Yes, I know what you are thinking. It’s scary, I know I kept the secret of my son’s mental illness hidden from just about everyone in my life. Why? Fear, shame, and embarrassment, all words surrounding stigma. Looking back now, I wonder why I was so afraid. Since I have “come out” about my son’s mental illness everyone I know has been supportive and encouraging, but such is not the case for many. I remain in the lucky few. It wasn’t easy for me to discuss my son’s illness. There were many awkward conversations, but the more I talked about mental health, the more comfortable I became and the more people I found who understood, empathized or were going through a similar situation. And these individuals wanted to talk about it openly and honestly. They wanted information, guidance, or just someone to listen.

Remember to validate

Validation is one of the most important elements to learn before helping anyone.

As humans, we want to “fix” problems. Often the best thing to do in a situation is to validate feelings, not diminish them. Validation does not mean you agree with someone else’s choice or even their feelings, instead it’s telling them that it is okay to have these feelings and that you still care about them. This will help your friend or family member feel seen, heard, and accepted and to know that what they say matters and is understood. Everyone deserves to be accepted without judgment.

Help to reduce stigma and take action

Each and every one of us has the power to help eliminate the misunderstanding, lack of acceptance, and the stigma surrounding mental health conditions. [ii]

Share links to resources on social media. Don’t stereotype or label others. Use people first language. Wear a mental health awareness bracelet-this can be a great conversation starter. Become a volunteer and a mental health advocate.

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This is nobody’s fault

There is a propensity in society to blame people for their mental illness, as if they had a choice in the matter. We also tend to blame the parents for the “faults” of their children.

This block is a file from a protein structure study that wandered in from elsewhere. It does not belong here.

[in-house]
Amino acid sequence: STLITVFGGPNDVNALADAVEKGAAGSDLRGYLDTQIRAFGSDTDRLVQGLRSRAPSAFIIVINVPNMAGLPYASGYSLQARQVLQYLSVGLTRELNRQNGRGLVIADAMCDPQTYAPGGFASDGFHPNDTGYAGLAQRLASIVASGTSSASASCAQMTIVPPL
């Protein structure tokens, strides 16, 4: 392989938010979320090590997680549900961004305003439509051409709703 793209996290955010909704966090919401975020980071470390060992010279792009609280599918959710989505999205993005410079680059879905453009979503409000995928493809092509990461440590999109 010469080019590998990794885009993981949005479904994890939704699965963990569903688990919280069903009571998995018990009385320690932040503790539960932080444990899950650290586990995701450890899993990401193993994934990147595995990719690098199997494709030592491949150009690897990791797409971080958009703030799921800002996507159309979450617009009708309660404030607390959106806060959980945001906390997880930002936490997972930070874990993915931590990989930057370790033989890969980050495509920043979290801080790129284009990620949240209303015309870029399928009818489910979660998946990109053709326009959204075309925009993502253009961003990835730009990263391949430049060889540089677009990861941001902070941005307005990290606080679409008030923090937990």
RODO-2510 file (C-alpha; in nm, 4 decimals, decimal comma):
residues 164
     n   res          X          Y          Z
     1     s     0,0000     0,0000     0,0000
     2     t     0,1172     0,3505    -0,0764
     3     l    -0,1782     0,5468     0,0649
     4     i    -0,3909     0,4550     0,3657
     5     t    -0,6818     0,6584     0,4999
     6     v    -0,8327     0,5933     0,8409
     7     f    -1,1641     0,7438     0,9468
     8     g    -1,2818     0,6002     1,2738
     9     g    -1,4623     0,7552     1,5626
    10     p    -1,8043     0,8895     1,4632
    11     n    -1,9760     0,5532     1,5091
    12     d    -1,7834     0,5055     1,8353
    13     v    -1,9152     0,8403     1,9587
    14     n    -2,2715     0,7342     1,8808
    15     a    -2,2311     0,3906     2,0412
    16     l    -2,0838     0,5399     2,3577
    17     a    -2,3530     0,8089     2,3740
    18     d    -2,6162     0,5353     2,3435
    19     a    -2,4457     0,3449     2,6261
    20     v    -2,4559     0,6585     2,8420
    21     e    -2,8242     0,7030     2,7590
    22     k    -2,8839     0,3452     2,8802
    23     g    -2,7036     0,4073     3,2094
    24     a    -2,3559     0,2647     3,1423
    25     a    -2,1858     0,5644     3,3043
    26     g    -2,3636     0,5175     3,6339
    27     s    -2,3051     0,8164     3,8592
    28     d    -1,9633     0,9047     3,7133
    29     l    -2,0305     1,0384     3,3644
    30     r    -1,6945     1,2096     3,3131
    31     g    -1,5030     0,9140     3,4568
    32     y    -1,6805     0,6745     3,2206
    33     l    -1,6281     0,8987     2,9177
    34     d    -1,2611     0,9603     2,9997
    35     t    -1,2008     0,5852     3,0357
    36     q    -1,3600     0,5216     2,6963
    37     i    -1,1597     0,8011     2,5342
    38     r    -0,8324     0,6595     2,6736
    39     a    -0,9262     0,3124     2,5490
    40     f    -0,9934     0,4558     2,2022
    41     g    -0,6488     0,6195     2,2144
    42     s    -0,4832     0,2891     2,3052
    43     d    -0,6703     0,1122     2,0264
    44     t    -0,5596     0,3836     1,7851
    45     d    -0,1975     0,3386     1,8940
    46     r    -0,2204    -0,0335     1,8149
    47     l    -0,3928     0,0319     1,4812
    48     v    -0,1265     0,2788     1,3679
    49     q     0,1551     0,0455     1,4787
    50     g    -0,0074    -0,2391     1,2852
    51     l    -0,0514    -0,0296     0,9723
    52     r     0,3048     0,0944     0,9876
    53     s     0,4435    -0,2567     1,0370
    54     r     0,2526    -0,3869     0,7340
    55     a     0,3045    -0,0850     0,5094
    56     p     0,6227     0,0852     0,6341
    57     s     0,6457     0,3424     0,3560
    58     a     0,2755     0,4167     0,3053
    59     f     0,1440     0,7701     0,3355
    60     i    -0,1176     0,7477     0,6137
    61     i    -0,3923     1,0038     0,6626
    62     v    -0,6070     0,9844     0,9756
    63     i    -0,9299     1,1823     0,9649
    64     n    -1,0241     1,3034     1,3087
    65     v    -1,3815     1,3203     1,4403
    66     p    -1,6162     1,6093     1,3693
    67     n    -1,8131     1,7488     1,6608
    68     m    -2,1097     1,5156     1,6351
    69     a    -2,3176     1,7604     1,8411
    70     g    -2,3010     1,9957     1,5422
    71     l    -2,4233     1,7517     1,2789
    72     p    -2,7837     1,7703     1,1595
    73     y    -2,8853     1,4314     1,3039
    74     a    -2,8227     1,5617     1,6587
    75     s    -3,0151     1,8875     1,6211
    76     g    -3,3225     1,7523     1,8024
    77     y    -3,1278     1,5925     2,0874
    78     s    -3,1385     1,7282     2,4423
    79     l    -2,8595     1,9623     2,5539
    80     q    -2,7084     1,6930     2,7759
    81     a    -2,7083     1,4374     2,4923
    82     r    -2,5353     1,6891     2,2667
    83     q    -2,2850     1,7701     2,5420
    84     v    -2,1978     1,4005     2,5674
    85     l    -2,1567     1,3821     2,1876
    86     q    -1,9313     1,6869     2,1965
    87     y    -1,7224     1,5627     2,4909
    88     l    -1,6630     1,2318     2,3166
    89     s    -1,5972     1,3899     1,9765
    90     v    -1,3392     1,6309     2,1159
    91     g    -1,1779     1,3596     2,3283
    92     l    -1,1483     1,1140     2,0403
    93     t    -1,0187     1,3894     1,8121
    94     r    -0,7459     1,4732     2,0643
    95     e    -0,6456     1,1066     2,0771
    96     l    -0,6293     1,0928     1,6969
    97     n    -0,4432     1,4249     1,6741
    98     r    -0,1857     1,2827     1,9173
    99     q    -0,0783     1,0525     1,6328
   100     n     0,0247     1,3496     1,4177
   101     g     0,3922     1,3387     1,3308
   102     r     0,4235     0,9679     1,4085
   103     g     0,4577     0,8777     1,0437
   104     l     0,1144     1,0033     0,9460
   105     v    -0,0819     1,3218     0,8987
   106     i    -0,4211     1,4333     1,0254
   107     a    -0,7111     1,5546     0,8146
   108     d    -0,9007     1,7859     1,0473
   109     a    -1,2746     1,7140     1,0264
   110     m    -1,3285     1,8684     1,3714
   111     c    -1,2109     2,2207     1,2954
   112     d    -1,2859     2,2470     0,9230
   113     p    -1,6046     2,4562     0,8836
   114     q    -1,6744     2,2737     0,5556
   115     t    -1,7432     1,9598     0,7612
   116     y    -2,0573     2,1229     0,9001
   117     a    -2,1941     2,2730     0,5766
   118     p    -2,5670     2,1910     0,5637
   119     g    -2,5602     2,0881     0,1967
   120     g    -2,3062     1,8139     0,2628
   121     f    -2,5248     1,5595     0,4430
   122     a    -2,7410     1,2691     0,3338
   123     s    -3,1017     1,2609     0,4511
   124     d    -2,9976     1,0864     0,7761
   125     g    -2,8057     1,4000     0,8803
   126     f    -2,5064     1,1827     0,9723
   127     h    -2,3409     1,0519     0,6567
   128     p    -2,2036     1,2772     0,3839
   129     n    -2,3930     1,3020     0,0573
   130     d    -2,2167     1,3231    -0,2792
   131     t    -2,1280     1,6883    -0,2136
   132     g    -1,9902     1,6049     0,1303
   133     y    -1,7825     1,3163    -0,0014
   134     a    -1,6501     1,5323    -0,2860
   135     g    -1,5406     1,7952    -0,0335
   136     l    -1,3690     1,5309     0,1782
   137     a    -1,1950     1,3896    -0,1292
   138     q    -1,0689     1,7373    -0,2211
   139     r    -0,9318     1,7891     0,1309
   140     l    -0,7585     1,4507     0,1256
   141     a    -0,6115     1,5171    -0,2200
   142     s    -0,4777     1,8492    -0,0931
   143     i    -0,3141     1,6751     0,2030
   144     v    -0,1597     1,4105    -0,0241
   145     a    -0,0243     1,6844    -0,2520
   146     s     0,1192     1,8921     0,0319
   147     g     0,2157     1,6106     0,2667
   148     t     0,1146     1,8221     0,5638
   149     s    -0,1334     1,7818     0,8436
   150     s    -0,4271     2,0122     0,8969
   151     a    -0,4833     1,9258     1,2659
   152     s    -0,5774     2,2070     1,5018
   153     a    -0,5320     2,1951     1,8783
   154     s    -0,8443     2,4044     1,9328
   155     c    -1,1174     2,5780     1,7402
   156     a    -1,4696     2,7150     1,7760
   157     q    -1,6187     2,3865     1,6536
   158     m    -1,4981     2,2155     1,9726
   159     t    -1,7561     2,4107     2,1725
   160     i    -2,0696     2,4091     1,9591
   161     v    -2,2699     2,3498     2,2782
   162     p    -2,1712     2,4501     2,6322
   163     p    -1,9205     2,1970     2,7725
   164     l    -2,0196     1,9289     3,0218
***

You wouldn’t want this for yourself, your child or another family member. Do not blame yourself or anyone else. Mental illness is just an illness of the brain. It is just like any other physical illness. Mental illness is no one’s fault.

 

The daily energy spent on helping someone who lives with a mental illness is enormous. Don’t give up hope, savor the good times. If you are struggling and drained of energy and life-force you can’t help anyone else. It is impossible to do it all yourself, don’t be afraid to ask for help in your community.

It takes a village…. The time-honored African proverb speaks of the importance of community. Some say it originated from the Nigerian Igbo culture and proverb Ora na azu nwa, which means, it takes the community/village to raise a child. [iii]

So, use your village or community and get the help you need and deserve.

[i] https://www.nami.org/Learn-More/Know-the-Warning-Signs

[ii] https://www.nami.org/Find-Support/NAMI-Programs/NAMI-Ending-the-Silence

[iii] http://www.coseealaska.net/files/alaska/Ittakesavillage.pdf

 

Theresa Larsen graduated from Florida State University with a degree in elementary education and a minor in psychology. She taught school in England, Wales, and the United States for over twelve years. She is a trained presenter and coordinator for the National Alliance on Mental Illness’s “Ending the Silence”-a mental health awareness program for youth. She is also a writer and her writing credits include a Welsh children’s book, an educational article published in the Cardiff Advisory Service for Education, parenting and mental health articles published on Yahoo,  PsychCentral, The Mighty, The Stigma Fighters Anthology Volume 2, and her award-winning memoir, Cutting the Soul: A journey into the mental illness of a teenager through the eyes of his mother.  

Learn more about Theresa at http://www.theresalarsen.com/

Cutting the Soul at Amazon  https://www.amazon.com/Cutting-Soul-journey-illness-teenager/dp/1502933101/ref=sr_1_1?ie=UTF8&qid=1496436594&sr=8-1&keywords=cutting+the+soul

Why not subscribe?

Subscribe today to receive a free chapter from my eBook “Pills and Blades”, a subscriber-exclusive podcast episode and more!

Become a PatronDisclaimer: I am not an expert, nor am I medically qualified.  This blog is based on my personal experiences only.  Always seek medical advice in the first instance.